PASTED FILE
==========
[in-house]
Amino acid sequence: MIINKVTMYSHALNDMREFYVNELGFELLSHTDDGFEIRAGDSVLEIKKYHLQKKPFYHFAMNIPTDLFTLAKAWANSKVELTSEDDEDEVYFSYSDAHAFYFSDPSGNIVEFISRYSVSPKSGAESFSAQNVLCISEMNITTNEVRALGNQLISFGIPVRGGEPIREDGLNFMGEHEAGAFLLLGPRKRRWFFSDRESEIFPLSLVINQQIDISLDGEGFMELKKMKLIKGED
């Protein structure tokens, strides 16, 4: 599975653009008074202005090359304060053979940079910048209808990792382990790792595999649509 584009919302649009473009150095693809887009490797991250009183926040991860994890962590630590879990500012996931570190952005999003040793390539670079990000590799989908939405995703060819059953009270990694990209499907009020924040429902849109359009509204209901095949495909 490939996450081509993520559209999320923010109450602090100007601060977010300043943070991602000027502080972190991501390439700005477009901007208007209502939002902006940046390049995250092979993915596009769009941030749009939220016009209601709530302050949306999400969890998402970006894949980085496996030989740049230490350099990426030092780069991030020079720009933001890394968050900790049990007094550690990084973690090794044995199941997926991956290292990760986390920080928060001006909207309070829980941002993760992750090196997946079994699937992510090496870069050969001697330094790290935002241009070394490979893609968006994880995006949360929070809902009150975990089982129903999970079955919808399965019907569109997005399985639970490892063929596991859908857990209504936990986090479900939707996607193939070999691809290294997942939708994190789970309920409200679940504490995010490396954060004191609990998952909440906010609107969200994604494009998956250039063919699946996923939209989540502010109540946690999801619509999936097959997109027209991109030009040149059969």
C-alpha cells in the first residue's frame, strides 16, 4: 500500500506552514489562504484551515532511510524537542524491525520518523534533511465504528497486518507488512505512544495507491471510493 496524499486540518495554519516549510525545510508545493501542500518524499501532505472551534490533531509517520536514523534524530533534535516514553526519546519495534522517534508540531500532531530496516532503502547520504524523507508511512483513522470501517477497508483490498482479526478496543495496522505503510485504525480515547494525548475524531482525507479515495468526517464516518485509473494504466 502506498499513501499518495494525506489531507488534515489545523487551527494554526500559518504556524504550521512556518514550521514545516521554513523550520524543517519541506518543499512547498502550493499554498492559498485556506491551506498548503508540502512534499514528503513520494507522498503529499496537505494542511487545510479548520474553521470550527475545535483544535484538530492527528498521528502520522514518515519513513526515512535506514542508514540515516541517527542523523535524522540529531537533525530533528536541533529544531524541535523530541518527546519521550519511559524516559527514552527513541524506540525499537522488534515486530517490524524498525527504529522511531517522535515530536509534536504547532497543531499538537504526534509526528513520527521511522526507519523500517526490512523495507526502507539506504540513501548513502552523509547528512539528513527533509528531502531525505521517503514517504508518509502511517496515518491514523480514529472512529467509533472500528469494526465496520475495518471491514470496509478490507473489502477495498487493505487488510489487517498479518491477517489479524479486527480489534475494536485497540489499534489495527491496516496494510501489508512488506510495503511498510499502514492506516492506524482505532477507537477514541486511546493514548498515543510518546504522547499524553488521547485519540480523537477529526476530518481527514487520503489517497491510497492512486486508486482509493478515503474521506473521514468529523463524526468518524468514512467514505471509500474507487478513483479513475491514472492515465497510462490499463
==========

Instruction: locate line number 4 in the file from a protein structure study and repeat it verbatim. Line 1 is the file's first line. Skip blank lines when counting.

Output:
C-alpha cells in the first residue's frame, strides 16, 4: 500500500506552514489562504484551515532511510524537542524491525520518523534533511465504528497486518507488512505512544495507491471510493 496524499486540518495554519516549510525545510508545493501542500518524499501532505472551534490533531509517520536514523534524530533534535516514553526519546519495534522517534508540531500532531530496516532503502547520504524523507508511512483513522470501517477497508483490498482479526478496543495496522505503510485504525480515547494525548475524531482525507479515495468526517464516518485509473494504466 502506498499513501499518495494525506489531507488534515489545523487551527494554526500559518504556524504550521512556518514550521514545516521554513523550520524543517519541506518543499512547498502550493499554498492559498485556506491551506498548503508540502512534499514528503513520494507522498503529499496537505494542511487545510479548520474553521470550527475545535483544535484538530492527528498521528502520522514518515519513513526515512535506514542508514540515516541517527542523523535524522540529531537533525530533528536541533529544531524541535523530541518527546519521550519511559524516559527514552527513541524506540525499537522488534515486530517490524524498525527504529522511531517522535515530536509534536504547532497543531499538537504526534509526528513520527521511522526507519523500517526490512523495507526502507539506504540513501548513502552523509547528512539528513527533509528531502531525505521517503514517504508518509502511517496515518491514523480514529472512529467509533472500528469494526465496520475495518471491514470496509478490507473489502477495498487493505487488510489487517498479518491477517489479524479486527480489534475494536485497540489499534489495527491496516496494510501489508512488506510495503511498510499502514492506516492506524482505532477507537477514541486511546493514548498515543510518546504522547499524553488521547485519540480523537477529526476530518481527514487520503489517497491510497492512486486508486482509493478515503474521506473521514468529523463524526468518524468514512467514505471509500474507487478513483479513475491514472492515465497510462490499463